As he spoke he   turned the contents of the wine glass into a saucer and placed it in front of   the terrier, who speedily licked it dry. Sherlock Holmes’ earnest demeanour   had so far convinced us that we all sat in silence, watching the animal   intently, and expecting some startling effect. None such appeared, however.   The dog continued to lie stretched upon the cushion, breathing in a laboured   way, but apparently neither the better nor the worse for its draught.

Holmes had taken out   his watch, and as minute followed minute without result, an expression of the   utmost chagrin and disappointment appeared upon his features. He gnawed his lip,   drummed his fingers upon the table, and showed every other symptom of acute   impatience. So great was his emotion, that I felt sincerely sorry for him,   while the two detectives smiled derisively, by no means displeased at this   check which he had met.

“It can’t be a   coincidence,” he cried, at last springing from his chair and pacing wildly up   and down the room; “it is impossible that it should be a mere coincidence.   The very pills which I suspected in the case of Drebber are actually found   after the death of Stangerson. And yet they are inert. What can it mean?   Surely my whole chain of reasoning cannot have been false. It is impossible!   And yet this wretched dog is none the worse. Ah, I have it! I have it!” With   a perfect shriek of delight he rushed to the box, cut the other pill in two,   dissolved it, added milk, and presented it to the terrier. The unfortunate   creature’s tongue seemed hardly to have been moistened in it before it gave a   convulsive shiver in every limb, and lay as rigid and lifeless as if it had   been struck by lightning.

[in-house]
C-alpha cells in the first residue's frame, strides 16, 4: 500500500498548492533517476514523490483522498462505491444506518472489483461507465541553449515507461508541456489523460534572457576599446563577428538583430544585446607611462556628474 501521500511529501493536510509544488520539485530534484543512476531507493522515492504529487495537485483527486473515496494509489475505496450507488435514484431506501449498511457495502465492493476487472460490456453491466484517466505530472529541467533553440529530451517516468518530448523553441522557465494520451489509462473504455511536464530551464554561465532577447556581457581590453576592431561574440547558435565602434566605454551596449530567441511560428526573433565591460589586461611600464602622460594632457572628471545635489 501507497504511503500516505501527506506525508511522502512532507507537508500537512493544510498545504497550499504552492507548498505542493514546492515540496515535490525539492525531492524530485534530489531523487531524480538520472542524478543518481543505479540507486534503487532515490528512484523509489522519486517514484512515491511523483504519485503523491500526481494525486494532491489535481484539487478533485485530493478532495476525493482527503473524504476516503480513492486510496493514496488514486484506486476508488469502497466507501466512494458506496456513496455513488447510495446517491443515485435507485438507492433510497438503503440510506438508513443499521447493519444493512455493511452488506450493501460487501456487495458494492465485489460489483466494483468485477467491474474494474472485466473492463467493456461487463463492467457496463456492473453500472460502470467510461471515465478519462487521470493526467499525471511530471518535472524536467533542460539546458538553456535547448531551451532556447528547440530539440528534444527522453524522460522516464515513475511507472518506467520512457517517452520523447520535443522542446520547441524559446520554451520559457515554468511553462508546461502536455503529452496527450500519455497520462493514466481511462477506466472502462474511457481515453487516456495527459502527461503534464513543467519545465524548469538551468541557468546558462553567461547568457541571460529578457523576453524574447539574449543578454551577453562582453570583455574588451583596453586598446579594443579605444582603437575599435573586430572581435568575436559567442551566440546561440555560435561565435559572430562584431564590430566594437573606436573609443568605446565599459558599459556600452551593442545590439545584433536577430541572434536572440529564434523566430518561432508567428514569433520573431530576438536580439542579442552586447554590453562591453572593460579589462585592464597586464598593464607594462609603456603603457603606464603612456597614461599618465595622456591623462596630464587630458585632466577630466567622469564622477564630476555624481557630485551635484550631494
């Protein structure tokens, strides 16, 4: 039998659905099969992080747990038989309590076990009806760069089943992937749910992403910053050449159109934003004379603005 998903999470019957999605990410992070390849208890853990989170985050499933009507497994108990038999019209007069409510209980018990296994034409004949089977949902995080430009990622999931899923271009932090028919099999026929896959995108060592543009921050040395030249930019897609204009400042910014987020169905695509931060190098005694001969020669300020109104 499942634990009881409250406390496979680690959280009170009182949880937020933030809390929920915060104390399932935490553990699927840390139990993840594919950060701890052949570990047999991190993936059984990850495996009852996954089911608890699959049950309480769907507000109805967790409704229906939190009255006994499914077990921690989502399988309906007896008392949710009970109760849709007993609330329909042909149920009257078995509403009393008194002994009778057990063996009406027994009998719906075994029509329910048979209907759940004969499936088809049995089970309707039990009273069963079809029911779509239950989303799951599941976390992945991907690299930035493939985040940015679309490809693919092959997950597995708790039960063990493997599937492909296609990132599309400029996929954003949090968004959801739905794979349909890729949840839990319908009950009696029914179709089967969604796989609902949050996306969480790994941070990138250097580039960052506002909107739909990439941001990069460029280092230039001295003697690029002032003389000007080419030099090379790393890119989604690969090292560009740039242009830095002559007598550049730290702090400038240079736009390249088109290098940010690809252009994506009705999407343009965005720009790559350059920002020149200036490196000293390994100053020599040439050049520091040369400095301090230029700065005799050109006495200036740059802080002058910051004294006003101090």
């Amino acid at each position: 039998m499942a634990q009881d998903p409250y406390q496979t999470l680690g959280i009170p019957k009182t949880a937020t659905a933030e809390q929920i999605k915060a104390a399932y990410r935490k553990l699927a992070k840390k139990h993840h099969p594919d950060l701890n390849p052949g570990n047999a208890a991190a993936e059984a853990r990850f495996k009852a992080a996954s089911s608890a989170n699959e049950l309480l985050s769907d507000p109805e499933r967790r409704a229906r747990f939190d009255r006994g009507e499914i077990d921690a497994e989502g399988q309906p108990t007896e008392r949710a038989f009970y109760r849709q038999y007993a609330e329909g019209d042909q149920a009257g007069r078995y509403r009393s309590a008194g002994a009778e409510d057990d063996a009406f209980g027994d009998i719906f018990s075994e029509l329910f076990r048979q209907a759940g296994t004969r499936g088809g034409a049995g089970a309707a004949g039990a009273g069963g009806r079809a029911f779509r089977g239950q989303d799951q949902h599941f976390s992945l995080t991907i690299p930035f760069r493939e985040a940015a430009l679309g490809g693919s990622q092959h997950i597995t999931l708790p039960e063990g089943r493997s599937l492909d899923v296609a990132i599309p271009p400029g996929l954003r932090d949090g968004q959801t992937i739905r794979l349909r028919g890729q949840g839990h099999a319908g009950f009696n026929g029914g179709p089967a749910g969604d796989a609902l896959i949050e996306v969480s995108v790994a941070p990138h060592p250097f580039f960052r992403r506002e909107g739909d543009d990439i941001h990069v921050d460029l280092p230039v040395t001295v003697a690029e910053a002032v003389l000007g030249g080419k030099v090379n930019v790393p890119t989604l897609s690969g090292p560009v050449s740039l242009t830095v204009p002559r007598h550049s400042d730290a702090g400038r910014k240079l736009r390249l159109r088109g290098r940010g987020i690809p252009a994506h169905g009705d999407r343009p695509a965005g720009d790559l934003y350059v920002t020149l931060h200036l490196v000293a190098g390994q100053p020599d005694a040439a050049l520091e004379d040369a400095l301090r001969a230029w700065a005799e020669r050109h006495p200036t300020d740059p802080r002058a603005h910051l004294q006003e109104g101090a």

Sherlock Holmes drew   a long breath, and wiped the perspiration from his forehead. “I should have   more faith,” he said; “I ought to know by this time that when a fact appears   to be opposed to a long train of deductions, it invariably proves to be   capable of bearing some other interpretation. Of the two pills in that box   one was of the most deadly poison, and the other was entirely harmless. I   ought to have known that before ever I saw the box at all.”

This last statement   appeared to me to be so startling, that I could hardly believe that he was in   his sober senses. There was the dead dog, however, to prove that his   conjecture had been correct. It seemed to me that the mists in my own mind   were gradually clearing away, and I began to have a dim, vague perception of   the truth. (ASIS, Light in the Darkness)

“I’ve got a good deal to say,” our prisoner   said slowly. “I want to tell you gentlemen all about it.”

“Hadn’t you better   reserve that for your trial?” asked the Inspector.

“I may never be   tried,” he answered. “You needn’t look startled. It isn’t suicide I am   thinking of. Are you a Doctor?” He turned his fierce dark eyes upon me as he   asked this last question.

“Yes; I am,” I   answered.